Jacksonian America Analysis

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As a scholar at the Society for Historians of the Early American Republic, I am faced with the act of making “Change: American Society from the Revolution to Jacksonian America” both cohesive and in-depth, while dealing with a limited amount of space; therefore, significant editing of history is going to be needed in order to construct a display that can edify and entertain the general public. The general floor plan of this author’s exhibit will be to divide each room into three equal sections for Native American, African American, and ex-colonial US American history. In some of the rooms, there will be a contrast; for example, one may see the Declaration of Independence on display in the same room as various broken treaties, as well as myriad …show more content…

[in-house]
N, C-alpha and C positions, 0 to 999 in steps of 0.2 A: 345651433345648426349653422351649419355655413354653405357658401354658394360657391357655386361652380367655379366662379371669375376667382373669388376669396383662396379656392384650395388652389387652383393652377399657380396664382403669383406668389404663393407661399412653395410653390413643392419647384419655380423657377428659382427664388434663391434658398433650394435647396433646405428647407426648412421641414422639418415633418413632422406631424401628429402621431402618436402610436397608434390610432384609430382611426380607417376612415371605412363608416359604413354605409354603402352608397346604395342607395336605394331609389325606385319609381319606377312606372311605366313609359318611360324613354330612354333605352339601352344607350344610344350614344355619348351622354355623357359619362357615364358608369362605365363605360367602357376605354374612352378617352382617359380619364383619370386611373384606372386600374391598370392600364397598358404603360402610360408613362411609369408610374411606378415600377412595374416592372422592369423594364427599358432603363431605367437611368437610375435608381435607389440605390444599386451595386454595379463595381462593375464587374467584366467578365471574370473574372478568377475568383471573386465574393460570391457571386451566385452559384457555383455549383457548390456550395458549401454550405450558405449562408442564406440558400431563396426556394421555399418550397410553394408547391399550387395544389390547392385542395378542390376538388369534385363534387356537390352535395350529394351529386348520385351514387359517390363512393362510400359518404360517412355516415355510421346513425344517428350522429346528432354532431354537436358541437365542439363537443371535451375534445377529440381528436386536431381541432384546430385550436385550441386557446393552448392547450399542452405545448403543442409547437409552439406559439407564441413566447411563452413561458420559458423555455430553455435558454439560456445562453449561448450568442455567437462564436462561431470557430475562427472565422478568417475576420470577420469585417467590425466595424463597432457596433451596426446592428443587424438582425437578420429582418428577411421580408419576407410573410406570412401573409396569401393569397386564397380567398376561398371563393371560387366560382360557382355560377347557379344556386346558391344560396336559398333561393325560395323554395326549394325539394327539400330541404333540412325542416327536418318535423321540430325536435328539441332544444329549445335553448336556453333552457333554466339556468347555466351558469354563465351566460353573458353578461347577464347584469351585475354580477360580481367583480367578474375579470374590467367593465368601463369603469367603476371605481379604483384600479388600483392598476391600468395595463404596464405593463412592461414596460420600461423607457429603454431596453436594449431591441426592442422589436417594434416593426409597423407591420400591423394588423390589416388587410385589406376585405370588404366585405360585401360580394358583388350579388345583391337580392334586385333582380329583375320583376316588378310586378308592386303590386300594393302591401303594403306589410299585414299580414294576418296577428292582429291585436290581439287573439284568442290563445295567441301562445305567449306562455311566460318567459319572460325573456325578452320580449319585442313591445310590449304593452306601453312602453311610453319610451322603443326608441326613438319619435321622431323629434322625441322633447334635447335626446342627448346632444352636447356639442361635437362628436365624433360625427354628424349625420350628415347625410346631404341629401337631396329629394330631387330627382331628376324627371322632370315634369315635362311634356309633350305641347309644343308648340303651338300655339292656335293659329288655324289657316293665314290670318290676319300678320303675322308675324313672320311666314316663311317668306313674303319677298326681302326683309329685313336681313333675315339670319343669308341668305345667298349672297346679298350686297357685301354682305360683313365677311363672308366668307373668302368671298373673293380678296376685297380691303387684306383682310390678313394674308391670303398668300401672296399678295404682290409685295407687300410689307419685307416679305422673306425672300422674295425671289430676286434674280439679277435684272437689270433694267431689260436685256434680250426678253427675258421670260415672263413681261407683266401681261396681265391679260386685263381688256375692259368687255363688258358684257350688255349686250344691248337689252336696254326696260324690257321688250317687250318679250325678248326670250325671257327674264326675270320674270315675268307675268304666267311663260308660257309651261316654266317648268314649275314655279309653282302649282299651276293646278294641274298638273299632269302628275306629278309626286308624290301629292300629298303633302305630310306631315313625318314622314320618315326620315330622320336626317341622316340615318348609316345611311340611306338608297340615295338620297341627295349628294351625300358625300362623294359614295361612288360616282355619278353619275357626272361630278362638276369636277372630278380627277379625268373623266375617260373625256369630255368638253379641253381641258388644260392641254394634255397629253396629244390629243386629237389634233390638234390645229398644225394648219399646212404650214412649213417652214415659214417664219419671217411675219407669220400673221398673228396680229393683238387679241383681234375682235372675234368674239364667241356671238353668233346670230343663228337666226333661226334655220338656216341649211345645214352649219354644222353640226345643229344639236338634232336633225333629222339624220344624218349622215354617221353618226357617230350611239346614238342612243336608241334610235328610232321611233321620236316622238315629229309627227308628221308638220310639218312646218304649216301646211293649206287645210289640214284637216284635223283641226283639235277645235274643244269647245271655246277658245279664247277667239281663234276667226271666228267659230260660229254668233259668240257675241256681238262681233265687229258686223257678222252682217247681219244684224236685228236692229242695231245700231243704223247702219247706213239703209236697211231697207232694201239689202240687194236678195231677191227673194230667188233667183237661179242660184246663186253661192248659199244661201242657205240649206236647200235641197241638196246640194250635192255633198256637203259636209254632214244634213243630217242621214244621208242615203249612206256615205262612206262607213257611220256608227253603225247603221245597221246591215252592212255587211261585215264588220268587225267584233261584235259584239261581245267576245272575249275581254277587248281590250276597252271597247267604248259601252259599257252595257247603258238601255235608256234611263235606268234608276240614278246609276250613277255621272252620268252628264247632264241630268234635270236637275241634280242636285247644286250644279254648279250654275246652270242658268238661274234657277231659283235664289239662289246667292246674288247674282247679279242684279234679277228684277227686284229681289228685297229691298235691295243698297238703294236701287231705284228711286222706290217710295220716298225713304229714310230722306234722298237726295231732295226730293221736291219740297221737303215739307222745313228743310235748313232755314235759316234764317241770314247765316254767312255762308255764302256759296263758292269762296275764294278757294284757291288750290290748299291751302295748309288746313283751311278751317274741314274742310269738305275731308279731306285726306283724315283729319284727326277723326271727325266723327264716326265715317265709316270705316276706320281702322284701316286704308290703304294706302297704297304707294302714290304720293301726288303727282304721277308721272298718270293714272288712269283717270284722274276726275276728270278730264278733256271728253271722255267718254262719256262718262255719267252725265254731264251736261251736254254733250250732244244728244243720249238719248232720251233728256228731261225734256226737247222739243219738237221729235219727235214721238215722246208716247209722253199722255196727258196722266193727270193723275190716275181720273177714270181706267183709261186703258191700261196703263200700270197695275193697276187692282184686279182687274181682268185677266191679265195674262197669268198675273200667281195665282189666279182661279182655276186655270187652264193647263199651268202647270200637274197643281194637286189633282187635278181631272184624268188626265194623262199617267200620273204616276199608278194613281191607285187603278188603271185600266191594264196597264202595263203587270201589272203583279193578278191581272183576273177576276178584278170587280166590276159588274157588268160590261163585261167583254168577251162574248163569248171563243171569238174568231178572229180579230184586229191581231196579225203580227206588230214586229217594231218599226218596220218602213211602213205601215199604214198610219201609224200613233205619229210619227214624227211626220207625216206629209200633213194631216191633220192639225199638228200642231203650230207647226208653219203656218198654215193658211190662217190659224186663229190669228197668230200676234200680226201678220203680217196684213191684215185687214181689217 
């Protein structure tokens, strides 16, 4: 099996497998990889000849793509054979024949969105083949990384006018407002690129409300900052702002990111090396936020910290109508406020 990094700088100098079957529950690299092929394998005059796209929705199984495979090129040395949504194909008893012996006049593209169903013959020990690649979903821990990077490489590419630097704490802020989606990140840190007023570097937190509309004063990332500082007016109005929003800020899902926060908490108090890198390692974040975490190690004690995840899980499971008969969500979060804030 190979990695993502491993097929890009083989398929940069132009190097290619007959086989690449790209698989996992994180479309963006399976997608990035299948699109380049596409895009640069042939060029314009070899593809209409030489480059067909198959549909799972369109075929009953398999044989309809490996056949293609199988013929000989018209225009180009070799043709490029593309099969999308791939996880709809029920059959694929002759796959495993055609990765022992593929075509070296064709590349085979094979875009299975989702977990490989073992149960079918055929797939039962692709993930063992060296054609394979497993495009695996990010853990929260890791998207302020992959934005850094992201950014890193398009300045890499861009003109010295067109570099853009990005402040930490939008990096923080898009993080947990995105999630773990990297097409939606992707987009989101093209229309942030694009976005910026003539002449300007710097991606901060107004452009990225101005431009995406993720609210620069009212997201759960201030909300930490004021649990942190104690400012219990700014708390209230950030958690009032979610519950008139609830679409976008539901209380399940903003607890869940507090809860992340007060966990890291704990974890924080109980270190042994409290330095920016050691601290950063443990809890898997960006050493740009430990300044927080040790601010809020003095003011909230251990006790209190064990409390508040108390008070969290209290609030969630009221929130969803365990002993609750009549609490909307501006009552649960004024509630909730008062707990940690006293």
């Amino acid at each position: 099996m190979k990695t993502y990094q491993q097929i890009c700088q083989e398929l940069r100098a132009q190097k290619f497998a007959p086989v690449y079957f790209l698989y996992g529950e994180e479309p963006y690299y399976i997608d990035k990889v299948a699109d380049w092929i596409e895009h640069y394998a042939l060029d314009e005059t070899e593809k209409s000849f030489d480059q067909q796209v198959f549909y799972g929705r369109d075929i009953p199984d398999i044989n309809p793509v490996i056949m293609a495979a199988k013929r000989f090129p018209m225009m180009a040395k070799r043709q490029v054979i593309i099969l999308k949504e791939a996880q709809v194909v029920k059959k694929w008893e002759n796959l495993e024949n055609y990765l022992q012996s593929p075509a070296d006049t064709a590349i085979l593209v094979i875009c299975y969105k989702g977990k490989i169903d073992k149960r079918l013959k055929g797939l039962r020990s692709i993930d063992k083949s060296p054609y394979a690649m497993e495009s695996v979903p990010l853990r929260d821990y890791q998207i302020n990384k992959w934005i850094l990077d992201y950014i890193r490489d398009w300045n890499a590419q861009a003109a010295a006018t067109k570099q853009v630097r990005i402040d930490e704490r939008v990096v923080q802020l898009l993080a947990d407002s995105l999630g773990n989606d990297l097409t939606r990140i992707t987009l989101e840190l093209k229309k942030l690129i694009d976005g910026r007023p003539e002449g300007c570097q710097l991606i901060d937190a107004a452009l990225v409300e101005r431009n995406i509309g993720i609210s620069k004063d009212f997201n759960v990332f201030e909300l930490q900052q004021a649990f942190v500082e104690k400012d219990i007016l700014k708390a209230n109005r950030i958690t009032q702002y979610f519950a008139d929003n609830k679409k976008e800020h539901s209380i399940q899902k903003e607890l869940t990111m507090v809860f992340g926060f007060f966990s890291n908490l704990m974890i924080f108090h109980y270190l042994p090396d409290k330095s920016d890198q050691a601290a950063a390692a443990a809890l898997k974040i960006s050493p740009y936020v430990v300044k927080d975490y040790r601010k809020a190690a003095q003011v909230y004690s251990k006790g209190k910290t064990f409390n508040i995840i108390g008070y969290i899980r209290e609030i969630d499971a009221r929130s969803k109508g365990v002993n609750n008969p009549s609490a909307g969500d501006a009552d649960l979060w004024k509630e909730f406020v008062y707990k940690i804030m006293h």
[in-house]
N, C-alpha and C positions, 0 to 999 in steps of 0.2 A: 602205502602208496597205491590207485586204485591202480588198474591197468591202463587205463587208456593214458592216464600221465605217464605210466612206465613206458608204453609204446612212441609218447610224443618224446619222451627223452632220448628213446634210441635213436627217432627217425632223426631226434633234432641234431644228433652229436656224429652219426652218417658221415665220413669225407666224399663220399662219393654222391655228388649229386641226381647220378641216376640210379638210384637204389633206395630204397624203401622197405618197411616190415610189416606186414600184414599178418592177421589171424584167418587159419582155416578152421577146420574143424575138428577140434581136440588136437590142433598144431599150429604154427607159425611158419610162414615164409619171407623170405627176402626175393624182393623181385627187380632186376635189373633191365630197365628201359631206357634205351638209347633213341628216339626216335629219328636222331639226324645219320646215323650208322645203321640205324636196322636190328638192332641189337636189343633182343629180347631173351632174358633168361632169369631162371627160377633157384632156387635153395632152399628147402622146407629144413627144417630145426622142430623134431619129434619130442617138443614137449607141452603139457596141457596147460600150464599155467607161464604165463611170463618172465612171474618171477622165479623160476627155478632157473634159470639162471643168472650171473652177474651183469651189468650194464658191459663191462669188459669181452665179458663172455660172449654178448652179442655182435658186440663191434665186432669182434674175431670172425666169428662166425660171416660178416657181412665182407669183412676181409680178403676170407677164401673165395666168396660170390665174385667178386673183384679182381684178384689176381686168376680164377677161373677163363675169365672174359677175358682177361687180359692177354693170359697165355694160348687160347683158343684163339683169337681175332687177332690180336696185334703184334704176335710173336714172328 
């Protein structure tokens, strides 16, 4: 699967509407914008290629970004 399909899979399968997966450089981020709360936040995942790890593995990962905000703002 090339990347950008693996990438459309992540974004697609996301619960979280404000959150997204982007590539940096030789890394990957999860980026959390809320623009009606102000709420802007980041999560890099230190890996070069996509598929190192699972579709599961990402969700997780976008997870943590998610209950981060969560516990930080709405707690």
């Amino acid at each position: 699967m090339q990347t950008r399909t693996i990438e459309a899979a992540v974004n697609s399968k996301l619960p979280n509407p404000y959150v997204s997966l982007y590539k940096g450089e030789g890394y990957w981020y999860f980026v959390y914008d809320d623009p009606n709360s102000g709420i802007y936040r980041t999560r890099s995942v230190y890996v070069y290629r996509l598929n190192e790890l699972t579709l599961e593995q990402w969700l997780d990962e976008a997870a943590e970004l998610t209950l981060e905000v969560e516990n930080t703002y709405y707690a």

During this time, due to the general defeat of Native American tribes as they were driven westward and collected on reservations, there was a dual tendency to, as mentioned above, assimilate through “Indian Schools,” as well as portray Native Americans as figures of entertainment in traveling shows. “Yet another assault on tribal identity came in the forms of new names. The policy of renaming students was motivated by several concerns… renaming students was part of a conscious government policy to give Indians surnames” (Adams, 2000). Resistance was still strong in areas, though, which will be reflected in the exhibit. In terms of African-Americans, during this time escaped slaves from some of the southern states joined a military campaign of the Florida Seminoles to keep their homeland, which can draw the two sections of the room together. The ex-colonial US history section of the room can also be linked to the African-American section through the Missouri Compromise. This last section of the room will also contain exhibits on the Monroe Doctrine, public railroads, populism, and Andrew Jackson. Jackson, a democrat reformer, was elected to two terms and was fairly popular in his day. He was one of the first politicians to speak out against Beltway interest groups. “Andrew Jackson's election in 1828 is described as The Revolution of 1828. It brought to power the first American President not rooted in the Eastern aristocracy. He was elected by the "common" man and acted within that mandate. Jackson's Presidency is the beginning of the modern Presidency, one in which the powers vested in the office of the President grew immensely” (Andrew,

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